15 Dog Breeds That Don’t Bark

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Believe it or not, there are some dogs that are generally calm and don’t bark much at all! They are more than happy to lounge quietly by your side and keep you company. These are the dog breeds that will be perfect for your cozy condo or apartment, as they will not be a bother to your neighbors.

Dogs That Don’t Bark; Labradoodle; Pixabay

While it is often true that smaller dogs bark more, and also that larger dogs tend to be calmer and quieter, this list will prove that’s not always the case. Included in the details for each dog breed is their size and their grooming requirements, in case you’re looking for that perfect blend of a quiet dog breed that doesn’t shed much – a very low-maintenance dog.

Please do keep in mind that this list is just a general guide, and that not all dogs of any specific breed will act exactly as expected. Their individual temperaments will be unique, as each of them is a product of their breeding and their surroundings.

Read on to see the list we’ve compiled of the (potentially) quietest dog breeds!

16 dog breeds that don’t bark

1. Afghan Hound

Size: large / Grooming: frequent, sheds significantly

The Afghan Hound is most well-known for its long, silky & beautiful coat – the reason they are frequent competitors (and winners!) in dog shows. Less well-known about the Afghan Hound is its gentle nature. This breed barks infrequently, and generally only at strangers they perceive to be a threat. Despite their large size, they can be quite comfortable in smaller abodes such as apartments or condos.

 

2. Akita

American Akita; Pixabay

Size: large / Grooming: infrequent, sheds moderately

The Akita is a spitz-type dog, one of the oldest native dogs of Japan, originating from the Akita Prefecture. As with all things Japanese, the Akita is very polite and reserved – this includes not barking unless with good reason to do so. The Akita is an independent breed that maintains strong, affectionate ties with its owner-family and small children. However, without early & proper obedience training, they can be somewhat aggressive with strangers and with other dogs.

Perhaps the most famous Akita in popular culture is Hachiko, known as the “world’s most loyal dog” for waiting daily at the train station for his master to get home, and upon whom a movie was based.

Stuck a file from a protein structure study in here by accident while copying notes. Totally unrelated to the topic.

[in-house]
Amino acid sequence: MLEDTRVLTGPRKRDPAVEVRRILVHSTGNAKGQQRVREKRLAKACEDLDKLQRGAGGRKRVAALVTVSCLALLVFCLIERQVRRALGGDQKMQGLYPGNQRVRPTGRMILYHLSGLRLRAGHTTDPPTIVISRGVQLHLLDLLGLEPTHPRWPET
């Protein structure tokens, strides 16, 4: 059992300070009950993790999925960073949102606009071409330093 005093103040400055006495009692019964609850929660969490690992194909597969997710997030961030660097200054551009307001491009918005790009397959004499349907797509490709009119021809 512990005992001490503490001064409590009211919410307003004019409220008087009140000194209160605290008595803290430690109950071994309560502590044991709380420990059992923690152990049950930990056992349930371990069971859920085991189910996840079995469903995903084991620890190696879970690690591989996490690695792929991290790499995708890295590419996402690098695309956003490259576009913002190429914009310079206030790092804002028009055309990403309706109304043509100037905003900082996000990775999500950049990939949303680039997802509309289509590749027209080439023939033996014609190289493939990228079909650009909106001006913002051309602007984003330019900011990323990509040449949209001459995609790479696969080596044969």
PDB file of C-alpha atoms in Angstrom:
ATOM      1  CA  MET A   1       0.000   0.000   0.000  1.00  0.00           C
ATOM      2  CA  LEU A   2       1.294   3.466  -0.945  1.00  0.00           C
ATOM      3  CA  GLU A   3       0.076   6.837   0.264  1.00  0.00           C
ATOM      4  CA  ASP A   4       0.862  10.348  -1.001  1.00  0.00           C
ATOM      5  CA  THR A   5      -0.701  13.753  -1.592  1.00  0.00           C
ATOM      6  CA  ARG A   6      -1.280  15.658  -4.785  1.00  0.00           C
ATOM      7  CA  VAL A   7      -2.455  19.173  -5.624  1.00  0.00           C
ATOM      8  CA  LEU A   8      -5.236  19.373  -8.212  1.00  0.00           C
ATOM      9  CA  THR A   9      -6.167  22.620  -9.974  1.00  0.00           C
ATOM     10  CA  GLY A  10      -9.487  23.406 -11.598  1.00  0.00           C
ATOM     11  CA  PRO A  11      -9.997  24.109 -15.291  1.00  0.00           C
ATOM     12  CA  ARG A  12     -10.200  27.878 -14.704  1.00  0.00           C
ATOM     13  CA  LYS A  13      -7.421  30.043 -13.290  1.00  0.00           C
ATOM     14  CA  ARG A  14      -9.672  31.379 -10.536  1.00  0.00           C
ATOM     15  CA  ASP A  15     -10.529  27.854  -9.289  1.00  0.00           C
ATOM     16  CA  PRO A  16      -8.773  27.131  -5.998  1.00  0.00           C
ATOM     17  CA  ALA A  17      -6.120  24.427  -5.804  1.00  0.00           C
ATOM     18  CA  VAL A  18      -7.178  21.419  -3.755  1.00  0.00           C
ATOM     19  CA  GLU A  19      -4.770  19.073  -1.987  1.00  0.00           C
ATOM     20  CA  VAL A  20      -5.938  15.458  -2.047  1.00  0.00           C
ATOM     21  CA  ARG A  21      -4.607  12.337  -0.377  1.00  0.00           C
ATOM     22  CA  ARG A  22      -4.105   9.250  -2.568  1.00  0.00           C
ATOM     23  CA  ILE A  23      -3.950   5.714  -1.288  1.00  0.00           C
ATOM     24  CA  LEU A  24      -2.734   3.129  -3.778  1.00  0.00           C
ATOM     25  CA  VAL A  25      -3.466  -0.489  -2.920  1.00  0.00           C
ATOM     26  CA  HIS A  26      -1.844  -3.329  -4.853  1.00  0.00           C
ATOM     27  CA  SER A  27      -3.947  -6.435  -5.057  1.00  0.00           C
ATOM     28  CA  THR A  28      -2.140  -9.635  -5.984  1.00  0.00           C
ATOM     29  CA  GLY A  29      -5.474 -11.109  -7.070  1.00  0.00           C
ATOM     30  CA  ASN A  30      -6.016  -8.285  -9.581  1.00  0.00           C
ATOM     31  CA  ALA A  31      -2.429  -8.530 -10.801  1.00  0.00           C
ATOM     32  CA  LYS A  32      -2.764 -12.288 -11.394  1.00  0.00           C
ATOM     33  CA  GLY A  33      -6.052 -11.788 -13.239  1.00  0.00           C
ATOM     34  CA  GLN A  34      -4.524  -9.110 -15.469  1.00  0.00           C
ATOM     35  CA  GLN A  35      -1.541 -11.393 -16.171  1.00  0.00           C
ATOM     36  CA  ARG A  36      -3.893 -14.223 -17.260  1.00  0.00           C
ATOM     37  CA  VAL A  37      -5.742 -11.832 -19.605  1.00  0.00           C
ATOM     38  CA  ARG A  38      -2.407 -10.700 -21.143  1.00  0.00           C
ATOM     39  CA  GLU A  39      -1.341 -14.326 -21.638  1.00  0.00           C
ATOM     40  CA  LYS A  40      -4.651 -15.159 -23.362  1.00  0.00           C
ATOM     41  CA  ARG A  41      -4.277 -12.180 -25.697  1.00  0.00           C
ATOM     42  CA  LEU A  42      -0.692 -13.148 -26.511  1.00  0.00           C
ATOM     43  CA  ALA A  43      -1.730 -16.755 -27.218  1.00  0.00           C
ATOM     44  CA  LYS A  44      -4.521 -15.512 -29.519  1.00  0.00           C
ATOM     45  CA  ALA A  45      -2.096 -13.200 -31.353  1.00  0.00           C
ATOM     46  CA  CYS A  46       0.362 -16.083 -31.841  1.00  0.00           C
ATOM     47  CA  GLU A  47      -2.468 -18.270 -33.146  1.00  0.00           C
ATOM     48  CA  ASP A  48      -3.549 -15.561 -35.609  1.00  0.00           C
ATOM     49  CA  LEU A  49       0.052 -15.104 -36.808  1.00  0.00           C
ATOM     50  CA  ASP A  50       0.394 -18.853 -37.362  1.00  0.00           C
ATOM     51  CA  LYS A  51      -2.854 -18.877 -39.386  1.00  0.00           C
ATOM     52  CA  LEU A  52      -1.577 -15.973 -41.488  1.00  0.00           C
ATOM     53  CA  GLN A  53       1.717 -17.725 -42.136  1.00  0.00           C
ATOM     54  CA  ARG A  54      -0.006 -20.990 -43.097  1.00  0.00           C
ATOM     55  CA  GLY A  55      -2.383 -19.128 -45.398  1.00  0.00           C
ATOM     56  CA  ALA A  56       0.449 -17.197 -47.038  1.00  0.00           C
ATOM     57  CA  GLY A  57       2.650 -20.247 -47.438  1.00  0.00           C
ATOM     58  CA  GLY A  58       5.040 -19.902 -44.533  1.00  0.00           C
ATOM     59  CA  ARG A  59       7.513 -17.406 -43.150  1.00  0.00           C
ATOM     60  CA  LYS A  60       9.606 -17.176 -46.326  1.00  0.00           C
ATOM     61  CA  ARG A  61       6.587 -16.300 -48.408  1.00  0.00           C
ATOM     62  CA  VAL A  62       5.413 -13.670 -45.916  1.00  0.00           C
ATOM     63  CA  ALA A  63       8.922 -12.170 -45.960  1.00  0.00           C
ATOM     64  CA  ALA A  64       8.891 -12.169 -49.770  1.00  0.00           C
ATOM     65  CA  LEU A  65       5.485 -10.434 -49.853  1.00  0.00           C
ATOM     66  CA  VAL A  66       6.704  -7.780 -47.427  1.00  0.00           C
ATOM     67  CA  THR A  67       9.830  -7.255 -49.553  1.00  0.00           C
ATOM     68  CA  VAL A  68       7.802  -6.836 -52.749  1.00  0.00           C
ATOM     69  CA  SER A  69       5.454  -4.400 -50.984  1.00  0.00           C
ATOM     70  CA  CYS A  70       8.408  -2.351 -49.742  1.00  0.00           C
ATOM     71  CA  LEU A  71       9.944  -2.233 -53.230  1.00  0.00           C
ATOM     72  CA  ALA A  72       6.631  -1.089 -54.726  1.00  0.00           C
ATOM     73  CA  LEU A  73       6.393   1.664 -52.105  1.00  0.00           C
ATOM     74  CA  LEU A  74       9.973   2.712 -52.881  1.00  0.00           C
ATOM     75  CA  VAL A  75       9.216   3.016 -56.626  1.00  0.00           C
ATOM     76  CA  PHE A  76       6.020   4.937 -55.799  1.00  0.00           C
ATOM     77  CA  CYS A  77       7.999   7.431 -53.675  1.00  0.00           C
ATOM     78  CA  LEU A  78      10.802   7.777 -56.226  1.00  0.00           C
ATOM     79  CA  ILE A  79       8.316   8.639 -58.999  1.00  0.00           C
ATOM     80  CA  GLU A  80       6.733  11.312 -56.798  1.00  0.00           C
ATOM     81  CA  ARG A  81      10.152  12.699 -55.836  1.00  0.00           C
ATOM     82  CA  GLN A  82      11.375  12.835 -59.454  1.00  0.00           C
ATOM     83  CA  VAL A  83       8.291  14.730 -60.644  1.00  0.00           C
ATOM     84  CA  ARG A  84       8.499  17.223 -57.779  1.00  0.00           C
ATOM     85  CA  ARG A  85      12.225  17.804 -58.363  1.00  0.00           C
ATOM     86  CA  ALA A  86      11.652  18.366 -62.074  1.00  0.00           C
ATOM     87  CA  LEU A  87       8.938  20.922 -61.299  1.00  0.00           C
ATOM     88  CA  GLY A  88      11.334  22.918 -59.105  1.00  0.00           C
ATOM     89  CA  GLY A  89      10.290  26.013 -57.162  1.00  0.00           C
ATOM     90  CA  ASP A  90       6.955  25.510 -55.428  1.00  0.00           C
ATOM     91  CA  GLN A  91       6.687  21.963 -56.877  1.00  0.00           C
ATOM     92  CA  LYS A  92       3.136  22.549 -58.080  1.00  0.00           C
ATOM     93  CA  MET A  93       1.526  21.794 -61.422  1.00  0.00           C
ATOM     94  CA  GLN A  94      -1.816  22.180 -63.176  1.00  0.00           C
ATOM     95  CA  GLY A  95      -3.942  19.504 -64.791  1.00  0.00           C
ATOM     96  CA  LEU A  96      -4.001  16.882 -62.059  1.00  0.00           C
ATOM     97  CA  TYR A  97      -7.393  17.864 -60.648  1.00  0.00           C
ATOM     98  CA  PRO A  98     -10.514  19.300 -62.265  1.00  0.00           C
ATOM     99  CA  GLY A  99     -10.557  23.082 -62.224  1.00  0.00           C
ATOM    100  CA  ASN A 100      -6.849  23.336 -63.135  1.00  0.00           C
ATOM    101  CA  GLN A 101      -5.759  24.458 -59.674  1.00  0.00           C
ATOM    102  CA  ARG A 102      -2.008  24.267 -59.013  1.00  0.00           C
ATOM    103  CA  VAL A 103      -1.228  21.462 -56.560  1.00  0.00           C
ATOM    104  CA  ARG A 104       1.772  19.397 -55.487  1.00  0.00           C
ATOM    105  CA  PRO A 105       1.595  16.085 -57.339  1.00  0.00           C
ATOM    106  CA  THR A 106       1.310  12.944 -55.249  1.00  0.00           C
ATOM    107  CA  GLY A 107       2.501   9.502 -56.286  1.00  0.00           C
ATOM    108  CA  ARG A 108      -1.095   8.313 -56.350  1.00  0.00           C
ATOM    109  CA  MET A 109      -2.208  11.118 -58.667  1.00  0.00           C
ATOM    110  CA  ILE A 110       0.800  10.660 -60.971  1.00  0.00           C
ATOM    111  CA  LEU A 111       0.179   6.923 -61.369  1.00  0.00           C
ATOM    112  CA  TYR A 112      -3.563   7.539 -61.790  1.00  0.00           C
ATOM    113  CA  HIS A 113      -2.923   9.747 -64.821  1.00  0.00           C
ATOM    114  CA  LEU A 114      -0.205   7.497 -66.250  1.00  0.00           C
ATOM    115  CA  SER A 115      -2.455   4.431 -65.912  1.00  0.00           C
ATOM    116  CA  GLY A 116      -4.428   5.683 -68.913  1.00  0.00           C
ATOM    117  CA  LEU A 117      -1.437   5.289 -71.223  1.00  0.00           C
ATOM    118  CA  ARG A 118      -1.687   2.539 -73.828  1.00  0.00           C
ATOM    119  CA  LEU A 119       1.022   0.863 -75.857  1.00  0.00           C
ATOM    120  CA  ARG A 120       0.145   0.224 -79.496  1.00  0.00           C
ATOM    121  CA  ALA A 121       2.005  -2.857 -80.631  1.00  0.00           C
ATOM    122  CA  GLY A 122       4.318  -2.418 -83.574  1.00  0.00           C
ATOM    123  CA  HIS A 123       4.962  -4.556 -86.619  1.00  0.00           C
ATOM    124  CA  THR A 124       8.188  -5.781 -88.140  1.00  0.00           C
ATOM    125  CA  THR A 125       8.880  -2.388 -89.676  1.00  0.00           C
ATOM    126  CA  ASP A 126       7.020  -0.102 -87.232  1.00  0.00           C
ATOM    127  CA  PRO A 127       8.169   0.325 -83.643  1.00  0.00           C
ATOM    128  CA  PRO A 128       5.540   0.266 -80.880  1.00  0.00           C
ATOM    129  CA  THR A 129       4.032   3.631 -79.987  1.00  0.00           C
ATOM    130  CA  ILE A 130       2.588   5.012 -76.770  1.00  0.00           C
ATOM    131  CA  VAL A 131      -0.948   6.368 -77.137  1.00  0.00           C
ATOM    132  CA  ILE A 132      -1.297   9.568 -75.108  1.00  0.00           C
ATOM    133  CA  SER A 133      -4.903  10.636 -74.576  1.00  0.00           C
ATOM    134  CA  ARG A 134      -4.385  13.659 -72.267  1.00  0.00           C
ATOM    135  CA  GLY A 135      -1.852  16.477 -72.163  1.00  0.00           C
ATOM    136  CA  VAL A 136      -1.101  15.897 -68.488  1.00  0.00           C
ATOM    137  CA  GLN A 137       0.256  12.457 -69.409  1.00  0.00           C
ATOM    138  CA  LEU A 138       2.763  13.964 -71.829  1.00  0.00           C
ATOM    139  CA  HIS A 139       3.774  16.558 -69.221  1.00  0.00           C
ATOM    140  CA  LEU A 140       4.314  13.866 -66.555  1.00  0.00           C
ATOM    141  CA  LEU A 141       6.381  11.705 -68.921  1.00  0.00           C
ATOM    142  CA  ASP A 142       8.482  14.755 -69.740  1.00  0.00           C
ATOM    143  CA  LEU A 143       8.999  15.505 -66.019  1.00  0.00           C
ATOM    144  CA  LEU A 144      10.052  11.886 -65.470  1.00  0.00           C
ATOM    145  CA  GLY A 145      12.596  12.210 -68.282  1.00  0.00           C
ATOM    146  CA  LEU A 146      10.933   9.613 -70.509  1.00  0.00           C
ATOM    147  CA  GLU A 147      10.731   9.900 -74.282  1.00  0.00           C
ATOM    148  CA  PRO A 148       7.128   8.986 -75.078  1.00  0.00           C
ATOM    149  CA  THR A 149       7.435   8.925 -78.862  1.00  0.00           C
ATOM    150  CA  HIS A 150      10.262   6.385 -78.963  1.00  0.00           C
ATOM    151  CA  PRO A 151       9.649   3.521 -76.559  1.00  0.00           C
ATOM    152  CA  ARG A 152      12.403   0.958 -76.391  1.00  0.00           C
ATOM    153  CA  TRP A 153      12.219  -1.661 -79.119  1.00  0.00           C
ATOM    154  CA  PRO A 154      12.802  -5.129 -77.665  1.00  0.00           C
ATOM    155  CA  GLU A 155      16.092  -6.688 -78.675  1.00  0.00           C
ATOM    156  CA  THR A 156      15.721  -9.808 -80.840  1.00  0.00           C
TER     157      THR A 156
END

3. Basenji

Size: small / Grooming: infrequent, sheds little

The Basenji is a spitz-type, sighthound from Central Africa (Congo). Commonly known as the “barkless dog“, the Basenji technically does not bark because it produces a yodel-like sound instead, attributable to the unique shape of its larynx.  The Basenji is historically a hunting dog, bred to be silent, quick and athletic in order to chase its prey successfully. They are also a curious & independent breed, which is what makes them good hunters; however, this does make them a difficult breed to train. They tend to get attached to a single member of their household (owner), are particularly wary of strangers, and may not get along with other, non-canine pets in their household.


4. Bolognese

Bolognese; Pixabay

Size: small / Grooming: infrequent, sheds little

The Bolognese is a bichon-type dog of Italian origin. Bred to be a companion dog, this breed loves attention and is very sociable with both humans & other pets alike. They are known to be intelligent, playful, loyal dogs, and they develop a particularly strong bond with their owner. They are watchdogs in the truest sense of the word, in that they are quick to notice changes or something new in their surroundings, but are non-aggressive and are not quick to bark.

 

5. Bulldog

Bulldog; Pixabay

Size: medium / Grooming: infrequent, sheds moderately

The Bulldog is of English origin and is known for its distinctive appearance of thick folds of skin, short upturned nose, pronounced underbite and wide body. They are a peaceful, non-aggressive breed, preferring to sit quietly in a warm corner of the house, snoozing most of the day. They are friendly and gentle, making for excellent family pets, as they get along swimmingly with children and other household pets. Notably they are also stubborn and not very easy to train.

 

6. Bullmastiff

Bullmastiff; Pixabay

Size: large / Grooming: frequent, sheds moderately

The Bullmastiff is an English working guard dog, a breed known for being gentle giants – large and strong, but quiet, calm and perceptive in nature. They will, however, need early obedience and socialization training to reach their greatest doggy potential, as they have a tendency to become somewhat stubborn without this. They thrive when given enough attention at home, and make great companions for growing children. Some caution for households with younger children, as the Bullmastiff’s sheer size can be overpowering – they reach an average weight of 110 to 120 pounds (50 to 55 kg).

 

7. Cavalier King Charles Spaniel

Cavalier King Charles Spaniel; Pixabay

Size: small / Grooming: frequent, sheds significantly